Sudan Red III in situ staining of cultured primary rat hepatocytes
Scope of the method
- Human health
- Basic Research
- Translational - Applied Research
- In vitro - Ex vivo
- Animal derived cells / tissues / organs
- Formaldehyde fixation
- Sudan Red III staining
- Hematoxylin nuclear counterstain
- Primary rat hepatocytes
- Intracellular lipids
- in vitro
- Drug-induced cytotoxicity
The standard operating procedure for Sudan Red III in situ staining of cultured rat hepatocytes describes how to detect one of the aspects of drug-induced cytotoxicity i.e. the intracellular accumulation of lipids or in other words steatosis, in primary rat hepatocyte cultures. It is based on the ability of a lysochrome, i.e. Sudan Red III diazo-dye to stain intracellular lipids. Additionally, subsequent application of hemalum, which is a complex formed by aluminium ions and oxidized haematoxylin, colours nuclei of the cells and thus enables their localisation. Red-coloured lipid droplets and blue nuclei are readily visible upon examination of the cells under a light microscope.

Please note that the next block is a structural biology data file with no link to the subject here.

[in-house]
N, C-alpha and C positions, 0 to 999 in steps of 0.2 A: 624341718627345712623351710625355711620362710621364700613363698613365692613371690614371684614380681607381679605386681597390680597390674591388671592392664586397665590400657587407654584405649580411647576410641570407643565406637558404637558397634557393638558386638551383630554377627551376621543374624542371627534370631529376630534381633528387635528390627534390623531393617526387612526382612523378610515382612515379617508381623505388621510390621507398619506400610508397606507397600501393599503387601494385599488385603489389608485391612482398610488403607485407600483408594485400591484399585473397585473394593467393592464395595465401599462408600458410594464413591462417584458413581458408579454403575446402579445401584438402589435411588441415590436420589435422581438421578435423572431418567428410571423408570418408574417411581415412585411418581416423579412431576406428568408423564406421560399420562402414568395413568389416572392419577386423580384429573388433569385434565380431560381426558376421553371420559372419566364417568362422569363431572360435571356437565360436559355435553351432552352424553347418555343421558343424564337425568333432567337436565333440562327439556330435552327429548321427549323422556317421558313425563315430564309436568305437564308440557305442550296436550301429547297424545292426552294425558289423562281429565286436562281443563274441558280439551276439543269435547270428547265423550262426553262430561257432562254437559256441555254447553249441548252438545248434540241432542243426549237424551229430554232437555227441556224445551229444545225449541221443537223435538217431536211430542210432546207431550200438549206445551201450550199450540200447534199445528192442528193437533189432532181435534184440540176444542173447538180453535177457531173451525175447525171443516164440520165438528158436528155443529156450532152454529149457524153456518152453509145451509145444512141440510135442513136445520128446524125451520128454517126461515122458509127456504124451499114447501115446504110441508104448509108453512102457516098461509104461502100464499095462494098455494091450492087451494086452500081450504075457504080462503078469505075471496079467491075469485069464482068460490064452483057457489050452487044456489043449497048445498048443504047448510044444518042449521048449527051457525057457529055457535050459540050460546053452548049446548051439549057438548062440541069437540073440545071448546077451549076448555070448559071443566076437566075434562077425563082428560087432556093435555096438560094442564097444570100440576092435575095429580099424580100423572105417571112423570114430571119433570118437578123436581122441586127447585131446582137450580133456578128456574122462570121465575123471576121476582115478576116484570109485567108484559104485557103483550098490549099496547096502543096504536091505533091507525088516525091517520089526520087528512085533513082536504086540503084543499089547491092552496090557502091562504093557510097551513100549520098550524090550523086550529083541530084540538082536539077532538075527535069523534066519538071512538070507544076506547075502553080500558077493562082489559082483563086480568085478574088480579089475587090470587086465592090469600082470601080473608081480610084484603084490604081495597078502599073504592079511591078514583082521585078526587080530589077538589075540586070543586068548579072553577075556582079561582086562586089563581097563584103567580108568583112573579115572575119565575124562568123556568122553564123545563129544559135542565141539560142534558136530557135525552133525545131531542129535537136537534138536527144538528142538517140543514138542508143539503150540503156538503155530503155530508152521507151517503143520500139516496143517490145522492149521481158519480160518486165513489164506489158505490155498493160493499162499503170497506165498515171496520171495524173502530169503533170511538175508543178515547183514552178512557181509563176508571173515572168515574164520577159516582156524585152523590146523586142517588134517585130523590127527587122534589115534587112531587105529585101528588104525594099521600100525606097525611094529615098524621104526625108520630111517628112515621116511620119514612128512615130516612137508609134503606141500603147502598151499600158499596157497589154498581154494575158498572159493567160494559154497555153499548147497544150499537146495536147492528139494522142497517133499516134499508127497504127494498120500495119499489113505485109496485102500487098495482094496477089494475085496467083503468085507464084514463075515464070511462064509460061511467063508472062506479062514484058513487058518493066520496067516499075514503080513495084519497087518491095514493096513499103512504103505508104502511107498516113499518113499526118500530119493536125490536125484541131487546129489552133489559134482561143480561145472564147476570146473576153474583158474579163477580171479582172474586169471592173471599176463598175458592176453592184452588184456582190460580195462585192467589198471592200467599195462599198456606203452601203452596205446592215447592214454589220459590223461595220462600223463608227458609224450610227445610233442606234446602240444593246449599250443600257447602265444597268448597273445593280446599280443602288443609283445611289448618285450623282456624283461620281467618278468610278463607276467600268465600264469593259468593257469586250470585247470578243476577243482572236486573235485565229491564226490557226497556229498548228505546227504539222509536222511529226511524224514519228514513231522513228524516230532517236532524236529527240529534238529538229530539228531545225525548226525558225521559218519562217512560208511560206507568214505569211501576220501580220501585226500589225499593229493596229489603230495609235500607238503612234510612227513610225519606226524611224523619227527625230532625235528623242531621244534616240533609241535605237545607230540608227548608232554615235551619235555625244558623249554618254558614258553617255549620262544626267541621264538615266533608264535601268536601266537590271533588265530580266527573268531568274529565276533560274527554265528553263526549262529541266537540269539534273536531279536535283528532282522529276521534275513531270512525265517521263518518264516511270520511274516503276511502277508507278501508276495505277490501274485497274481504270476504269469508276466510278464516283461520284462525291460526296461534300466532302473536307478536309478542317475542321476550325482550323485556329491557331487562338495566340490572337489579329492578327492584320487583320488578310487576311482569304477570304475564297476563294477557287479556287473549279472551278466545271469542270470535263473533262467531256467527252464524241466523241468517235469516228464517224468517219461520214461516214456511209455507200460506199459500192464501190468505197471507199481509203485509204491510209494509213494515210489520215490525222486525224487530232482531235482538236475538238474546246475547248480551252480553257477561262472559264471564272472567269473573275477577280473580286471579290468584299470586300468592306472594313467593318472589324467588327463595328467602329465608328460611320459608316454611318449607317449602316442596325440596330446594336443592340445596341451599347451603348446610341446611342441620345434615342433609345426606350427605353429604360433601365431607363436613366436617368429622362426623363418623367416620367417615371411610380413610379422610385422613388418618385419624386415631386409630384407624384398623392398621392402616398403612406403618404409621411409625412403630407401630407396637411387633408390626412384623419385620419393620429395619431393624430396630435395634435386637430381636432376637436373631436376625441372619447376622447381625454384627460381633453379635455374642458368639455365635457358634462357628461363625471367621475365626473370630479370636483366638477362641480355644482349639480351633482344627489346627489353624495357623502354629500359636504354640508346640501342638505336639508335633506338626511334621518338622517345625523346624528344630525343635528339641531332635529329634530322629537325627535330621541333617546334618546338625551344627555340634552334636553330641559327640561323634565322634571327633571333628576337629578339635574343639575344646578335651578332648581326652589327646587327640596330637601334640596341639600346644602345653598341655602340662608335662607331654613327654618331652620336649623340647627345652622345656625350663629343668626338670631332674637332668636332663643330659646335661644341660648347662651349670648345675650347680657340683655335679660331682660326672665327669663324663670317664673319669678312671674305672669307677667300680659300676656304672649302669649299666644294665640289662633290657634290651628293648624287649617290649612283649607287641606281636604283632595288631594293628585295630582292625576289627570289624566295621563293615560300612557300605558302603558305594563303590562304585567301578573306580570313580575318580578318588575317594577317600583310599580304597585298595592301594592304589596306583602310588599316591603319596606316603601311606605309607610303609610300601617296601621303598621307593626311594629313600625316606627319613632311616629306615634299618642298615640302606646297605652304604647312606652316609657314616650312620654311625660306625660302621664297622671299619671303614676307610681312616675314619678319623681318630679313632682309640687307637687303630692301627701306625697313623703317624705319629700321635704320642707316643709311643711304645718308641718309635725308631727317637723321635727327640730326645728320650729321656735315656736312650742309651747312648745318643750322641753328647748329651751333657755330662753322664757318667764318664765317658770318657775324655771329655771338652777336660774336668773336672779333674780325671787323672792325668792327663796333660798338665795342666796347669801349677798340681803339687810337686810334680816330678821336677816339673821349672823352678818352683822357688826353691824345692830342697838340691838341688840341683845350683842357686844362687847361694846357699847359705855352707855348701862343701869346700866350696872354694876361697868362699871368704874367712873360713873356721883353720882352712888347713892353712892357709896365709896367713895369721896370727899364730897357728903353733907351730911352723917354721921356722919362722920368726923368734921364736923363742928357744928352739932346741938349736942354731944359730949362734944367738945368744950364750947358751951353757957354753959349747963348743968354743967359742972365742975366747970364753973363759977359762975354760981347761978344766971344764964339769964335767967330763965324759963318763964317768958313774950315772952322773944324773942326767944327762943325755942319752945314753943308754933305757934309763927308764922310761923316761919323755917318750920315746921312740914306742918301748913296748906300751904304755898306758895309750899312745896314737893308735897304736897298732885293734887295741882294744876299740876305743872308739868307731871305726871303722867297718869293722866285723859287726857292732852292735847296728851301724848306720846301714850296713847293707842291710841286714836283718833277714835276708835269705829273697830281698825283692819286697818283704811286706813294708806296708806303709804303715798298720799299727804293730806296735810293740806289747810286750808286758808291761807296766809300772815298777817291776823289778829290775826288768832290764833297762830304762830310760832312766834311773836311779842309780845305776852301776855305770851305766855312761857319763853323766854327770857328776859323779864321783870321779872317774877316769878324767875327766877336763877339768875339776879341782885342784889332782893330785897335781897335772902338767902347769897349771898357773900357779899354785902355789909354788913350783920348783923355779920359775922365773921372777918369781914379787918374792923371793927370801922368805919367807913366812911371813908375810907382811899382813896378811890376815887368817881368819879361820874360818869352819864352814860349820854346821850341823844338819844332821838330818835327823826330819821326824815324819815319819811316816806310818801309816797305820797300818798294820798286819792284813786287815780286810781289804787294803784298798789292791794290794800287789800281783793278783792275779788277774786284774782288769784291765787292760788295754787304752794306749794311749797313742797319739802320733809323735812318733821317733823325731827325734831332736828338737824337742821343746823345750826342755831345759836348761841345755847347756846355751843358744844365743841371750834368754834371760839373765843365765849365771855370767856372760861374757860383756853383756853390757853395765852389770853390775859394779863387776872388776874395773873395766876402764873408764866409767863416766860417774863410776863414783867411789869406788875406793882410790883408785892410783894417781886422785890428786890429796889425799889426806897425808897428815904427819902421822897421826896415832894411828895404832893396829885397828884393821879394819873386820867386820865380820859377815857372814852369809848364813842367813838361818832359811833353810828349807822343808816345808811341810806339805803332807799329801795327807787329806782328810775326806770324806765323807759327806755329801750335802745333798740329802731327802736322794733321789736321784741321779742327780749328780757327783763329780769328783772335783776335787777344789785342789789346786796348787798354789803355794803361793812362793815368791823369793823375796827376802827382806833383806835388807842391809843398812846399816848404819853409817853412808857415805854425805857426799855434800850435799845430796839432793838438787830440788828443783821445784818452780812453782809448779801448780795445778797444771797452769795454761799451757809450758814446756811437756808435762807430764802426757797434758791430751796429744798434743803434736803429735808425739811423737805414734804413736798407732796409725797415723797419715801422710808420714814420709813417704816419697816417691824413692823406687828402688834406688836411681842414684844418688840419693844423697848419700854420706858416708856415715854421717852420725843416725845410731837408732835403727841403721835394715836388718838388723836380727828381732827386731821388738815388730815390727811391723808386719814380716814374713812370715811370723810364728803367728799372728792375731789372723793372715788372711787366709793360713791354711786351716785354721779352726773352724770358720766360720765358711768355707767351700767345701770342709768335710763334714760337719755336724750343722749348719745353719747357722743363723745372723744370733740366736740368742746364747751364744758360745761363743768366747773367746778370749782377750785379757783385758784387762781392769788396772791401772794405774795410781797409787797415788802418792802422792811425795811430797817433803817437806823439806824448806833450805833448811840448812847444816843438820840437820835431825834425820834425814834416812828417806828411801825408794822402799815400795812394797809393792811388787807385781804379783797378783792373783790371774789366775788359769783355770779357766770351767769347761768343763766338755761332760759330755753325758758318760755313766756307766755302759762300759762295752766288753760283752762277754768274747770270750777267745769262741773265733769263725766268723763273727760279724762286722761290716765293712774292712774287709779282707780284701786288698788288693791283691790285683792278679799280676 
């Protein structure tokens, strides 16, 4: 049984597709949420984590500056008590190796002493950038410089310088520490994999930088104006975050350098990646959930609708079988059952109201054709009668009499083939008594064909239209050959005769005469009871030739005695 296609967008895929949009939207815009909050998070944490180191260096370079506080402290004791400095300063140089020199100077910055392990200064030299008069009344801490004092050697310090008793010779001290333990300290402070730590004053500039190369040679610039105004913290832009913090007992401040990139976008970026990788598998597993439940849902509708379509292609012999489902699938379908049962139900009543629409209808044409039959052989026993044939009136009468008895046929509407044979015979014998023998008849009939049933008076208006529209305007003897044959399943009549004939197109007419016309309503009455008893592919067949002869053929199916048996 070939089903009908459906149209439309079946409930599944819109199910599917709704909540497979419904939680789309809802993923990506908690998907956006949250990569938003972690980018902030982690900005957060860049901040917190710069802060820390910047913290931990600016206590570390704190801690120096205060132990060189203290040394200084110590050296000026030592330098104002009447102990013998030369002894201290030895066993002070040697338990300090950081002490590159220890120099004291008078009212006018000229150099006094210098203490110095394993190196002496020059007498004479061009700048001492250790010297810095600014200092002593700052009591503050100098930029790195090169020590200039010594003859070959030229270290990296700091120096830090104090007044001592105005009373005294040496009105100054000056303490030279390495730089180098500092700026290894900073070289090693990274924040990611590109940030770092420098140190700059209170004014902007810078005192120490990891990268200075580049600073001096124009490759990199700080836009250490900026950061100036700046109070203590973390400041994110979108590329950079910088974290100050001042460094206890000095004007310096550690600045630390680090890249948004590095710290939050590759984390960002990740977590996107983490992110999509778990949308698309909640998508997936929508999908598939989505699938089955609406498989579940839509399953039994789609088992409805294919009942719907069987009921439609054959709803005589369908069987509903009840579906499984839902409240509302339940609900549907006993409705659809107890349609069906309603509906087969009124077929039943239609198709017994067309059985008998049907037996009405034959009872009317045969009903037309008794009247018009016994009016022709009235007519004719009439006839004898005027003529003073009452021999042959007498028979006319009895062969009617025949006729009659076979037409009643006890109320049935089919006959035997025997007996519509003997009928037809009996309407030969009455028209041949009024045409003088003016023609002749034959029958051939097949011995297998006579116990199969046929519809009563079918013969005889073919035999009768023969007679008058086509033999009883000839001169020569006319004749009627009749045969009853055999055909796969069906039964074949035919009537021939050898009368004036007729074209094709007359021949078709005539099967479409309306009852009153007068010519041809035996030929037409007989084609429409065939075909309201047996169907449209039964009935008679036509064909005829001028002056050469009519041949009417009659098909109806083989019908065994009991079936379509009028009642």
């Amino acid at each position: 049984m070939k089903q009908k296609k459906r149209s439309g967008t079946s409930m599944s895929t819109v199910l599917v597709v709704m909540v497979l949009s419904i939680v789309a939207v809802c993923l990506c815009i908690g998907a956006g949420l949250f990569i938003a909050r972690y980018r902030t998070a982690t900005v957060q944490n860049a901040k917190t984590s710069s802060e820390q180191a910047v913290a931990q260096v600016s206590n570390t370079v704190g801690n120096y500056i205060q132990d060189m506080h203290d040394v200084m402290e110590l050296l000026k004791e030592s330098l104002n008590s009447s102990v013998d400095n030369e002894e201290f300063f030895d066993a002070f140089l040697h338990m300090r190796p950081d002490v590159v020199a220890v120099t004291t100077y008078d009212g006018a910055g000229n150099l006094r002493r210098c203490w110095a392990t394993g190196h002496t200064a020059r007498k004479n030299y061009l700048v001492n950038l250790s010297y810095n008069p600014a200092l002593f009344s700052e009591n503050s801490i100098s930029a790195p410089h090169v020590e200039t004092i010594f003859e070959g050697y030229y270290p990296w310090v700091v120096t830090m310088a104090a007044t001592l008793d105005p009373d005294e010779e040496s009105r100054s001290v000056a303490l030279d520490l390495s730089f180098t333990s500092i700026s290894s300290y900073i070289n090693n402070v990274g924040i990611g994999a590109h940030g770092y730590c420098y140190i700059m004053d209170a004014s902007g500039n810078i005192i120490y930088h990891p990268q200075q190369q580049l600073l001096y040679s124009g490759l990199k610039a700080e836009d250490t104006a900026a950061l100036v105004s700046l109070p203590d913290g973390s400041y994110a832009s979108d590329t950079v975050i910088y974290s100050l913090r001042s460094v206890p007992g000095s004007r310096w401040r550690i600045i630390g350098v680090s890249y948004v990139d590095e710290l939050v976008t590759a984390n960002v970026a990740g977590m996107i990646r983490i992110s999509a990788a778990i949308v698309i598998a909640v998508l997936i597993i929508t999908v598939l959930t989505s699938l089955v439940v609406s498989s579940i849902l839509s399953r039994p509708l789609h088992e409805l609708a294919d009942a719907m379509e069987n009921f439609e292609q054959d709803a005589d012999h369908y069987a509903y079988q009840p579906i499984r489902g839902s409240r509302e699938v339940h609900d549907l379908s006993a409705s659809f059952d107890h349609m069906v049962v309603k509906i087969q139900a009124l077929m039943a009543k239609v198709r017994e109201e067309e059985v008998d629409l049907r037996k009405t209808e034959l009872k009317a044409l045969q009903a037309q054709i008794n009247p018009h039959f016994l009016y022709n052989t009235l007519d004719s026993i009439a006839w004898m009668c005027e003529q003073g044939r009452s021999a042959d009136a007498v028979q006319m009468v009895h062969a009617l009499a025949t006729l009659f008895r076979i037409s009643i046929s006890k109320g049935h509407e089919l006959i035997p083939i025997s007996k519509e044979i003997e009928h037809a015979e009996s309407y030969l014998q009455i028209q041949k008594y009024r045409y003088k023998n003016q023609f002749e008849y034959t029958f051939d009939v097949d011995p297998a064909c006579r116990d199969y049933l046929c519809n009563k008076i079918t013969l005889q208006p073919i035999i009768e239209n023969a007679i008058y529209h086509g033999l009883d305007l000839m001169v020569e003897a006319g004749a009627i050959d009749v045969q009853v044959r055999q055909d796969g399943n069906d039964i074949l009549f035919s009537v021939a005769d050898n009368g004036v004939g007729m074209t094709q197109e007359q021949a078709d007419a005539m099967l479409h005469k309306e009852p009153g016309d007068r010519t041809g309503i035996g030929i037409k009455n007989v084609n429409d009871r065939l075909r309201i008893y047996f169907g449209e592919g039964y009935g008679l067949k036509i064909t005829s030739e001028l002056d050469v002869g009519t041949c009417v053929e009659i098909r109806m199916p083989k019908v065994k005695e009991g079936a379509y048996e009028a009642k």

- Inverse-phase light microscope (Nikon Optiphot);
- Oven (Thermo electron corporation, Heraeus, 60°C).
Pros, cons & Future potential
The standard operating procedure for Sudan Red III in situ staining of cultured primary rat hepatocytes is easily applicable and allows a simultaneous screening of multiple compounds and/or multiple concentrations of the same compounds (to examine chemically induced steatosis).
Sudan Red III stain has a high affinity to a broad range of lipids and consequently does not discriminate between e.g. neutral lipids and phospholipids. Therefore, it is of utmost importance to perform more than one assay or use a more specific assay.
References, associated documents and other information
Contact personRaf Van Campenhout
OrganisationsVrije Universiteit Brussel (VUB)
Pharmaceutical and Pharmacological Sciences
In Vitro Toxicology and Dermato-Cosmetology